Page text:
Individual patient-data meta-analysis comparing clinical outcome in patients with ST-elevation myocardial nfarction treated with percutaneous coronary intervention with or without prior thrombectomy. ATTEMPT study: A pooled Analysis of Trials on ThrombEctomy in acute Myocardial infarction based on individual PatienT data
Authors Vita D, Burzotta F, Biondi-Zoccai G, Lefevre T, Dudek D, Antoniucci D, Orrego P, De Luca L, Kaltoft A, Sardella G, Zijlstra F, Isshiki T, Crea F
Published 26 February 2009 Volume 2009:5 Pages 243—247
Review by Single anonymous peer review
Peer reviewer comments 3
Maria De Vita1, Francesco Burzotta1, Giuseppe GL Biondi-Zoccai2, Thierry Lefevre3, Dariusz Dudek4, et al
1Cardiology Institute, Catholic University of Sacred Heart, Rome, Italy; 2Interventional Cardiology, University of Turin, Italy; 3ICPS, Massy, France; 4Department of Cardiology, Jagiellonian University, Kracow, Poland, et al
Background: Available data from randomized trials on thrombectomy in patients with ST-elevation myocardial infarction (STEMI) have shown favorable trends in myocardial reperfusion. However, few data are available on the effect of thrombectomy on clinical outcome. Thus we have designed a collaborative individual patient-data meta-analysis which aimed to assess the long-term clinical outcome in STEMI patients randomized to percutaneous coronary intervention (PCI) with or without thrombectomy.
Method: After a thorough database search, the principal investigators of randomized trials comparing thrombectomy with standard PCI in patients with STEMI were contacted. Principal investigators as authors of 11 randomized studies agreed to participate and were asked to complete a structured database by providing a series of key pre-PCI clinical and angiographic data as well as the longest available clinical outcome of the patients enrolled in the corresponding trial. The primary end-point of this pooled analysis is the comparison of overall survival rates between patients randomized to PCI with thrombectomy or PCI without thrombectomy. The secondary end-points are survival free from myocardial infarction (MI), target lesion revascularization (TLR), major adverse coronary events (MACE: death + MI + TLR) and death + MI between patients randomized to PCI with thrombectomy or PCI without thrombectomy. A pre-defined subgroup analysis is planned considering the following variables: type of thrombectomy device used, diabetes, rescue PCI, IIb/IIIa-inhibitors use, time-to-reperfusion, infarct-related artery, and pre-PCI TIMI flow.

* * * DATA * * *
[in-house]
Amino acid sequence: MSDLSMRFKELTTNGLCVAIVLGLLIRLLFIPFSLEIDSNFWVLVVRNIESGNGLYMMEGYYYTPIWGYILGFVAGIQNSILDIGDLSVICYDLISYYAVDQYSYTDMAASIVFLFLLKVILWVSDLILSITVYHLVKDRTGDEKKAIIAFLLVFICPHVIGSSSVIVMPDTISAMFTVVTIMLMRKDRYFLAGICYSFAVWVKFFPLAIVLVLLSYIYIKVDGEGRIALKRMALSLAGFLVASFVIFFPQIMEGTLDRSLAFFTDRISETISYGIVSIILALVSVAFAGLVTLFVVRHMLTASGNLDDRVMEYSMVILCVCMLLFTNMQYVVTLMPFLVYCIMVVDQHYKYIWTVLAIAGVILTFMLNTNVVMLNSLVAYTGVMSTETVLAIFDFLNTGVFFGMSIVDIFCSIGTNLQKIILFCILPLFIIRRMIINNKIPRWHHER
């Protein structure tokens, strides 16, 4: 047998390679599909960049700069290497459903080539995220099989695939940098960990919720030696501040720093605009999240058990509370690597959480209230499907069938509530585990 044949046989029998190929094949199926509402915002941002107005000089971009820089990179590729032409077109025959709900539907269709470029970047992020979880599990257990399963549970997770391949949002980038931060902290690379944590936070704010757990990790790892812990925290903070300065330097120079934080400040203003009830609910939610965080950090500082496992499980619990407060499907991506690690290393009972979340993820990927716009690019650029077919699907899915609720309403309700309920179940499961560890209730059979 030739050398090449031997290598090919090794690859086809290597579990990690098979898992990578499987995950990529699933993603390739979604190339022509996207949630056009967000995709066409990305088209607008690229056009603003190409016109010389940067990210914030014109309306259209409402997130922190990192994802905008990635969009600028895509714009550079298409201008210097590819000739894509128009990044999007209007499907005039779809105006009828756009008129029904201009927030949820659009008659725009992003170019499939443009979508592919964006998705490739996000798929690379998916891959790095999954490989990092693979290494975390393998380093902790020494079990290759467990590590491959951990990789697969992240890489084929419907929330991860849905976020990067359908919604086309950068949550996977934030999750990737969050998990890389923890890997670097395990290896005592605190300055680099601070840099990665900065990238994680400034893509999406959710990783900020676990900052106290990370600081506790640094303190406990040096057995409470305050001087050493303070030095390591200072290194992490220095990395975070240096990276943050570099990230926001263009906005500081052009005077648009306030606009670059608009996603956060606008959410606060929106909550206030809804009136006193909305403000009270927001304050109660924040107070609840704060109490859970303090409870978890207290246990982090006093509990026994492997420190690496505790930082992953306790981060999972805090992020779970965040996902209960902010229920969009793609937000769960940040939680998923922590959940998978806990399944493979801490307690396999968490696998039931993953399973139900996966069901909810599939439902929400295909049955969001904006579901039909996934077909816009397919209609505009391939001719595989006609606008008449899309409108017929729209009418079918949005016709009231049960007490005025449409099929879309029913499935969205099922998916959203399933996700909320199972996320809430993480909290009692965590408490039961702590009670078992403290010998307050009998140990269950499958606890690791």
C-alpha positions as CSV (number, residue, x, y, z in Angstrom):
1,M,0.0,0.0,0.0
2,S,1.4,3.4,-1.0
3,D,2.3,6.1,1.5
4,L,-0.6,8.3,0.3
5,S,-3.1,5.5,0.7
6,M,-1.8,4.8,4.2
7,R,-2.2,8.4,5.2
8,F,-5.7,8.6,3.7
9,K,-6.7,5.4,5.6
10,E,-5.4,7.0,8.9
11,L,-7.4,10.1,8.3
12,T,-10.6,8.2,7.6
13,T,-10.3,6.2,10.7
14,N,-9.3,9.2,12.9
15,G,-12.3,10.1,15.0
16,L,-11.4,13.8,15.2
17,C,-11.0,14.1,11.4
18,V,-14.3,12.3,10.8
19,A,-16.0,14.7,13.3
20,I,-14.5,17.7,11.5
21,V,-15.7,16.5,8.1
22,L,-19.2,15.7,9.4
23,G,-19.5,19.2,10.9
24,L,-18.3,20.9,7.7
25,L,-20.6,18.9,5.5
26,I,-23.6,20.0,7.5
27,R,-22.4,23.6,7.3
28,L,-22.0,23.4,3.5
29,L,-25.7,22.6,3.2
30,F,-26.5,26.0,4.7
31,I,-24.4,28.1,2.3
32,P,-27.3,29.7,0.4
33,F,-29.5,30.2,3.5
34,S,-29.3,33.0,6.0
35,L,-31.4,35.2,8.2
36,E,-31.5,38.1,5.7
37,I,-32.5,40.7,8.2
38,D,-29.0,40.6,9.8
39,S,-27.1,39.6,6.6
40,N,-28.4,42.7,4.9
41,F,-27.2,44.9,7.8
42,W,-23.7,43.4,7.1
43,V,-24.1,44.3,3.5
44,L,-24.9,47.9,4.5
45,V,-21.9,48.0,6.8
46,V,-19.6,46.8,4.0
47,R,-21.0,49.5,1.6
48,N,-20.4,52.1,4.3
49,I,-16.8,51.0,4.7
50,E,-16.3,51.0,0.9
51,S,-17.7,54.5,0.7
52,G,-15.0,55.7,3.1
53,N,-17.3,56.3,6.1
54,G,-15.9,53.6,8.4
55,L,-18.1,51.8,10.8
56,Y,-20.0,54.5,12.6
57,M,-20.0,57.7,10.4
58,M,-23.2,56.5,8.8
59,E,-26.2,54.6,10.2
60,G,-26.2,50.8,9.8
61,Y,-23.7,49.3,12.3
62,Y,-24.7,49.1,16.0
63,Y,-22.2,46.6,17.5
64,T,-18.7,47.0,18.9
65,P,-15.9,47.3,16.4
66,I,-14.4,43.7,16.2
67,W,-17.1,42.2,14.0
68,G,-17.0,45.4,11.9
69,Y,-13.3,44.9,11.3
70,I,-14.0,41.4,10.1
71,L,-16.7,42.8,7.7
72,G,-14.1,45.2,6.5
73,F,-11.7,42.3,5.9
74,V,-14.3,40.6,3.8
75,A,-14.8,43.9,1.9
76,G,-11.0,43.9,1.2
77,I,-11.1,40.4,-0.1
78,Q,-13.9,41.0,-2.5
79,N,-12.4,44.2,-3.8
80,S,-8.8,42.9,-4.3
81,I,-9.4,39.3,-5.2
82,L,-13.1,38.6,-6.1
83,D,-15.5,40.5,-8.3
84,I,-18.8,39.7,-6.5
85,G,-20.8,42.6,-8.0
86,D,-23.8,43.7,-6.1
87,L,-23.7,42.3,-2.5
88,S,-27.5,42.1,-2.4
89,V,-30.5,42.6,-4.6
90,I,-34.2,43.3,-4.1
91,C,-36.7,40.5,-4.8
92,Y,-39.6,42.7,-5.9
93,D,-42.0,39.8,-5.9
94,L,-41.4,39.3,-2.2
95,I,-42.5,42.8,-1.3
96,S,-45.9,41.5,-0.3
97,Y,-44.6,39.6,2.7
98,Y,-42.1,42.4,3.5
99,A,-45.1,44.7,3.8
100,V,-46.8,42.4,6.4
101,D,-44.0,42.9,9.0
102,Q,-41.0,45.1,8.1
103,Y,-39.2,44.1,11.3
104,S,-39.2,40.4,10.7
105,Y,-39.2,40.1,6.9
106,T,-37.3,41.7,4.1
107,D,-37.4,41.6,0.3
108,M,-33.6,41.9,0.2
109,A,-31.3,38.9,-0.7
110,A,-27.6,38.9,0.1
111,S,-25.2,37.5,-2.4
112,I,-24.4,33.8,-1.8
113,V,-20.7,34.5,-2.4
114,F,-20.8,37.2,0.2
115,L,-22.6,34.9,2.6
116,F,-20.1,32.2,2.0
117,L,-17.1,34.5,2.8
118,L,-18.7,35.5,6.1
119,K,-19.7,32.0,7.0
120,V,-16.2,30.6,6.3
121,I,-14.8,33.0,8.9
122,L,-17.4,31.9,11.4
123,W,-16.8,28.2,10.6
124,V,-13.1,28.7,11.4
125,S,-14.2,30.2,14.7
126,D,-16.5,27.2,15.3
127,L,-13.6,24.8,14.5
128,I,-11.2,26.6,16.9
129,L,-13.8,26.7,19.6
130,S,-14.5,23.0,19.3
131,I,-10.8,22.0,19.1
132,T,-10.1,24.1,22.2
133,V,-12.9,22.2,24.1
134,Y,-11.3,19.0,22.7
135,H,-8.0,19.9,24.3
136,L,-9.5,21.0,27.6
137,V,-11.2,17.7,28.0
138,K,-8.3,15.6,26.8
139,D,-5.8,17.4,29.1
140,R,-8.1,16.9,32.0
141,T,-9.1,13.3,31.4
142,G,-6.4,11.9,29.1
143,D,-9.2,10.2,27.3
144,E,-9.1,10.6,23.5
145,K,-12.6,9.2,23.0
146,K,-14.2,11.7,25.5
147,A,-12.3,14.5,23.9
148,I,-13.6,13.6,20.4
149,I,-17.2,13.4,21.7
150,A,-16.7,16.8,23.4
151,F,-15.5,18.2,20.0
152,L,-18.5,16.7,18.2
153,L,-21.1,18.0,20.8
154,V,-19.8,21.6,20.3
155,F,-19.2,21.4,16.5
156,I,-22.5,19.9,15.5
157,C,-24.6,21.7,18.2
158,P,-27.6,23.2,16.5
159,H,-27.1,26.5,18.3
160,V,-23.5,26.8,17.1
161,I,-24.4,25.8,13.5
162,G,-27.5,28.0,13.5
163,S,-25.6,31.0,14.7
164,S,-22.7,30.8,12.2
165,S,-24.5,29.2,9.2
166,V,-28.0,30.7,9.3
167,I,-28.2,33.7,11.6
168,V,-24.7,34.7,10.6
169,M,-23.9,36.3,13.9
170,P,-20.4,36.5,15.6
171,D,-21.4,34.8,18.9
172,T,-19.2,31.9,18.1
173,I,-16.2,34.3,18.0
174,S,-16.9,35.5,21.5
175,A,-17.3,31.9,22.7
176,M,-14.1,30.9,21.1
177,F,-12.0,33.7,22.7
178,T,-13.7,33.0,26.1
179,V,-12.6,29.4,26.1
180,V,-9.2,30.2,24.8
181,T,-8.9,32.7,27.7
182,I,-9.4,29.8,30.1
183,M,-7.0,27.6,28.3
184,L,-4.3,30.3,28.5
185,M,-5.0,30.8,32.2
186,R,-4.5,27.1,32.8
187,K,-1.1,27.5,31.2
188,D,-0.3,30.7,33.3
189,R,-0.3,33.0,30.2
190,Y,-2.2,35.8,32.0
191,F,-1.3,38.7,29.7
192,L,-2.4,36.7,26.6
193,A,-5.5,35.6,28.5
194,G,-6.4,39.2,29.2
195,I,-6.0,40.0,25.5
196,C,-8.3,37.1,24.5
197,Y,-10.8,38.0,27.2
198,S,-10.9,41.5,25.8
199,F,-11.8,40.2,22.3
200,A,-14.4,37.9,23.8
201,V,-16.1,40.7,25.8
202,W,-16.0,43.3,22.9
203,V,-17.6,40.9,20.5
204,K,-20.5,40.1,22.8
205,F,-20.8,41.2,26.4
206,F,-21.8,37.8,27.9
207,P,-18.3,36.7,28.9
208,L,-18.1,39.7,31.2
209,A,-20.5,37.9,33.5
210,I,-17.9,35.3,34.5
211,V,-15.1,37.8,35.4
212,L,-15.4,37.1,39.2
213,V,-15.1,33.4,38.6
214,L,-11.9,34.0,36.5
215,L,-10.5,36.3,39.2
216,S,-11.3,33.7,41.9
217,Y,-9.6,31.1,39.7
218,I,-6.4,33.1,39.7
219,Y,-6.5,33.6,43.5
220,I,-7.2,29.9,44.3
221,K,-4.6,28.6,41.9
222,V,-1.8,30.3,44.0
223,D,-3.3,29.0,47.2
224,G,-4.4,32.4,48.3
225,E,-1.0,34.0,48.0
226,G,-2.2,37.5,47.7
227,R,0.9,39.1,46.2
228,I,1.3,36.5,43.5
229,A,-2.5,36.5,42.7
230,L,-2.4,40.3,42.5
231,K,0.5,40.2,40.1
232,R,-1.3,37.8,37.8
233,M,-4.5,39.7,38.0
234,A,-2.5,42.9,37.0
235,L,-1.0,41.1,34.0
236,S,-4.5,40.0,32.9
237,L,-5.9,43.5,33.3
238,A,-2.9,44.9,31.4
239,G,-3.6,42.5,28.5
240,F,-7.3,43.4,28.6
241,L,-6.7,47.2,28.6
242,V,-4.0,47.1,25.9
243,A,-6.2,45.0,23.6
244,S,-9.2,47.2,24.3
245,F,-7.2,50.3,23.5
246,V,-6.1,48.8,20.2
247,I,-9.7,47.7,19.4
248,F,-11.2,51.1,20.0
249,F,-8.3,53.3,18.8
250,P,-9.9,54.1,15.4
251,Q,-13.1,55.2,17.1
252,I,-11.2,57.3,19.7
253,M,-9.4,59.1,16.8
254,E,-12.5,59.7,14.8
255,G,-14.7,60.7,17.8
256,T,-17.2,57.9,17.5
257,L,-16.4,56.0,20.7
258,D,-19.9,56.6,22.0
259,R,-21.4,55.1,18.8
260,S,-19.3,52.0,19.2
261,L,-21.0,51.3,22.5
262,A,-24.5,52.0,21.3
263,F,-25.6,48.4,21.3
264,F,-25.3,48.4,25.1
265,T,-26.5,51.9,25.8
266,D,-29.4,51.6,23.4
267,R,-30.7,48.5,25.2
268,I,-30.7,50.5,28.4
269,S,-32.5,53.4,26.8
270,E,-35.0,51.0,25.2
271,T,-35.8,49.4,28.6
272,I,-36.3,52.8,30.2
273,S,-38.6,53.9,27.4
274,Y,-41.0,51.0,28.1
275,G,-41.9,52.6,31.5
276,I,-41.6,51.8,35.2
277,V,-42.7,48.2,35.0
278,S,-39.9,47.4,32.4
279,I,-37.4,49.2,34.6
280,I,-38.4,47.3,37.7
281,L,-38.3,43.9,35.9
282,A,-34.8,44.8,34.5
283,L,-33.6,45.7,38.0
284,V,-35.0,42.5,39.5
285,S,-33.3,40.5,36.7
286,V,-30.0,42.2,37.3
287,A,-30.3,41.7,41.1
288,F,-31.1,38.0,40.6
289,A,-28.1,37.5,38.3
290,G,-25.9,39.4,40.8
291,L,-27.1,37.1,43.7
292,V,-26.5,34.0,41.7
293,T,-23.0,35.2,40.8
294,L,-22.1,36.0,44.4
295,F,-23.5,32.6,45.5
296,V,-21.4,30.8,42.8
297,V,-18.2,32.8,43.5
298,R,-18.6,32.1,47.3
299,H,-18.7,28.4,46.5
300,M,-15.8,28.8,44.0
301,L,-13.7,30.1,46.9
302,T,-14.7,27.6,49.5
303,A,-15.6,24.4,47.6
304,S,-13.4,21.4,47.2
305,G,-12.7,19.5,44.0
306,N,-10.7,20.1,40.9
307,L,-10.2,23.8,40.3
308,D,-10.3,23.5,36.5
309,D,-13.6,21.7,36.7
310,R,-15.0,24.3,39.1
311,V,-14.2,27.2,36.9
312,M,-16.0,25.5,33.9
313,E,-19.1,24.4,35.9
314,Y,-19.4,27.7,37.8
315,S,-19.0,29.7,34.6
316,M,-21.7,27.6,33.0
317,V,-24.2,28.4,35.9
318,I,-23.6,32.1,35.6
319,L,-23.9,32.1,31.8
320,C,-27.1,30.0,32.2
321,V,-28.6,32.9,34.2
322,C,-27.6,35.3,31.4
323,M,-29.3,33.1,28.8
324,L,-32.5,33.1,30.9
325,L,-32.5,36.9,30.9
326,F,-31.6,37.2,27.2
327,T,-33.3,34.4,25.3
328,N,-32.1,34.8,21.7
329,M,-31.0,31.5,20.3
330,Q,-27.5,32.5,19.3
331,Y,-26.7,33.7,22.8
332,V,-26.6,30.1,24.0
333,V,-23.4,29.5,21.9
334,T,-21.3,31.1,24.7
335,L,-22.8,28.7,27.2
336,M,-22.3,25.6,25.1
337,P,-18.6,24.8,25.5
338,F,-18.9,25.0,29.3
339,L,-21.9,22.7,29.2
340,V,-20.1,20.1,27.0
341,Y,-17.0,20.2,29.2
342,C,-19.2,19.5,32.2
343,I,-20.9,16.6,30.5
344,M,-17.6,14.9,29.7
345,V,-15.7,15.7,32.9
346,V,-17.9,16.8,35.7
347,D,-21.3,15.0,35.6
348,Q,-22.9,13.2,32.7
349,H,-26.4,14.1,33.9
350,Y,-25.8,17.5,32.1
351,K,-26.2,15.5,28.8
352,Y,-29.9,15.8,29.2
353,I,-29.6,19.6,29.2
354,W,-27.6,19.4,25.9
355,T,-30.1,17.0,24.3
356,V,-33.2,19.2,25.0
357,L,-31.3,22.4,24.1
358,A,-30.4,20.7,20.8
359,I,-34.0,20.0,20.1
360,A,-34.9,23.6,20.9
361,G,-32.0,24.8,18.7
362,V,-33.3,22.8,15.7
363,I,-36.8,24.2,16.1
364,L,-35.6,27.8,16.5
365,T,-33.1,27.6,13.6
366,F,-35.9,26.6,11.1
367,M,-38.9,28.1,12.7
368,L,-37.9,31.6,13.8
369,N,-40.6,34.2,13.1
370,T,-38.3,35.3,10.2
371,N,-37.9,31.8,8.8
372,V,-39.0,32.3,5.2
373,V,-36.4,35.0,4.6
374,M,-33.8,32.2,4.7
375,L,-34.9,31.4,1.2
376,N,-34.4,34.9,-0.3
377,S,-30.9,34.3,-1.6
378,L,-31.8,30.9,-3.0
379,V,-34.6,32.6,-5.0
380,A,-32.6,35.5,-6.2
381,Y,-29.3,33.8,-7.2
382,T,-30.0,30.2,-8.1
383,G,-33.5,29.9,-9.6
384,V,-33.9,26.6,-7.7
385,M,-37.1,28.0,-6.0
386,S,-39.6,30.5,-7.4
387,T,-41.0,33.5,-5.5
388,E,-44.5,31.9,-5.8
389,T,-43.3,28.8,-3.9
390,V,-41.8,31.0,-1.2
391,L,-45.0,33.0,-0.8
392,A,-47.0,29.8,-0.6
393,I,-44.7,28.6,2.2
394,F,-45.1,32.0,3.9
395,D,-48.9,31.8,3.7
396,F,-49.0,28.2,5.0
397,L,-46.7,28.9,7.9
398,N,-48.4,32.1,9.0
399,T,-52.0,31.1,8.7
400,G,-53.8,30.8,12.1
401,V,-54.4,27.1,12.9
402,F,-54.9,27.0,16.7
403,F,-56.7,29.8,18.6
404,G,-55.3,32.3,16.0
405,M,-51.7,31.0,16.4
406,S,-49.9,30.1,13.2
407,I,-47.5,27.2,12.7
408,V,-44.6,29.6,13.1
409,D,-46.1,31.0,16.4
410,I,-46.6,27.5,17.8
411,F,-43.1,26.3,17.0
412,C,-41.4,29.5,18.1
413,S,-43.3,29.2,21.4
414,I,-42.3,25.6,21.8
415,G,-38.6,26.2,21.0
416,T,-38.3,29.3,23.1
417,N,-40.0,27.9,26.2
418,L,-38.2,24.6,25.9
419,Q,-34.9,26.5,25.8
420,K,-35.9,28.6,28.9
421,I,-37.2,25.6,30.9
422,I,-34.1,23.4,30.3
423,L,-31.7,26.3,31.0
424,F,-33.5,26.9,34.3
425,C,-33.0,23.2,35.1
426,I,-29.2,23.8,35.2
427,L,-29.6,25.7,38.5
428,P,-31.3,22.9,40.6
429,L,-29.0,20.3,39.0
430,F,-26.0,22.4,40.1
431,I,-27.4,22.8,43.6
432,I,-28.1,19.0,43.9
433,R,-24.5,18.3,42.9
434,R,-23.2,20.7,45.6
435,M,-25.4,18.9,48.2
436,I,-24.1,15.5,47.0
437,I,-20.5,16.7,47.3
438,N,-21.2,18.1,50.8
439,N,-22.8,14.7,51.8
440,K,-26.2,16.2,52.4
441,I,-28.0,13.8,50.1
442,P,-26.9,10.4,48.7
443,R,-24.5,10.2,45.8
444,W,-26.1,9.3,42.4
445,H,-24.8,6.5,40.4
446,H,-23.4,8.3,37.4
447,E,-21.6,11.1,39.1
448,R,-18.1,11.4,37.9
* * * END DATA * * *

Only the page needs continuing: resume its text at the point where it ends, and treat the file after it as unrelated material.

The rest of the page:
Implications: This study will provide useful data on the effect of the reported improved myocardial perfusion associated with thrombectomy on the long-term clinical outcome in patients with STEMI.
Keywords: ST elevation myocardial infarction, thrombectomy, primary PCI
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